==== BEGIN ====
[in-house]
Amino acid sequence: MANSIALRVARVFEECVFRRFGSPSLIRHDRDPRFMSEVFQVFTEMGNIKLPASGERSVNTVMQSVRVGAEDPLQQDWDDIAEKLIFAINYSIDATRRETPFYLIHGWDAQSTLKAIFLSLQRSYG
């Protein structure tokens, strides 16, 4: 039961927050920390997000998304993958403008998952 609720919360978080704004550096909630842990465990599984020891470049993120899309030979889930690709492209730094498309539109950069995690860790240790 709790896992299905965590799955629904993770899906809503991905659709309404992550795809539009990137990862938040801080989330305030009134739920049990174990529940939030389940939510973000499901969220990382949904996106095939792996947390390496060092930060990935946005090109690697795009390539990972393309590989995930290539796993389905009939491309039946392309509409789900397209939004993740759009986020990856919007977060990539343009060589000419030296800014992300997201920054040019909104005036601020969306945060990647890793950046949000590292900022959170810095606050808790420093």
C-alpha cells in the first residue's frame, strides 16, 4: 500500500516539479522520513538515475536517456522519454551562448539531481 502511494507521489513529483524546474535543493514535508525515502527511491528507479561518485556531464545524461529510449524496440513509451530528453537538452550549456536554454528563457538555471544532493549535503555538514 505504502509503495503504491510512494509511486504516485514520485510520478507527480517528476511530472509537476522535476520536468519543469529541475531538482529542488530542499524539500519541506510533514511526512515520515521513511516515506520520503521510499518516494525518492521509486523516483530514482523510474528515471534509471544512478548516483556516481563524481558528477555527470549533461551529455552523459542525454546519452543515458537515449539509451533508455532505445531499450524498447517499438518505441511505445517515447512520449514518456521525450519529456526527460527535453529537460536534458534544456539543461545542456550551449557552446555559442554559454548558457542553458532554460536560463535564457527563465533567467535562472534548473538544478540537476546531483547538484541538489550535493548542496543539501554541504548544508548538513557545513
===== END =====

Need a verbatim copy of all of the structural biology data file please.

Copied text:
[in-house]
Amino acid sequence: MANSIALRVARVFEECVFRRFGSPSLIRHDRDPRFMSEVFQVFTEMGNIKLPASGERSVNTVMQSVRVGAEDPLQQDWDDIAEKLIFAINYSIDATRRETPFYLIHGWDAQSTLKAIFLSLQRSYG
């Protein structure tokens, strides 16, 4: 039961927050920390997000998304993958403008998952 609720919360978080704004550096909630842990465990599984020891470049993120899309030979889930690709492209730094498309539109950069995690860790240790 709790896992299905965590799955629904993770899906809503991905659709309404992550795809539009990137990862938040801080989330305030009134739920049990174990529940939030389940939510973000499901969220990382949904996106095939792996947390390496060092930060990935946005090109690697795009390539990972393309590989995930290539796993389905009939491309039946392309509409789900397209939004993740759009986020990856919007977060990539343009060589000419030296800014992300997201920054040019909104005036601020969306945060990647890793950046949000590292900022959170810095606050808790420093």
C-alpha cells in the first residue's frame, strides 16, 4: 500500500516539479522520513538515475536517456522519454551562448539531481 502511494507521489513529483524546474535543493514535508525515502527511491528507479561518485556531464545524461529510449524496440513509451530528453537538452550549456536554454528563457538555471544532493549535503555538514 505504502509503495503504491510512494509511486504516485514520485510520478507527480517528476511530472509537476522535476520536468519543469529541475531538482529542488530542499524539500519541506510533514511526512515520515521513511516515506520520503521510499518516494525518492521509486523516483530514482523510474528515471534509471544512478548516483556516481563524481558528477555527470549533461551529455552523459542525454546519452543515458537515449539509451533508455532505445531499450524498447517499438518505441511505445517515447512520449514518456521525450519529456526527460527535453529537460536534458534544456539543461545542456550551449557552446555559442554559454548558457542553458532554460536560463535564457527563465533567467535562472534548473538544478540537476546531483547538484541538489550535493548542496543539501554541504548544508548538513557545513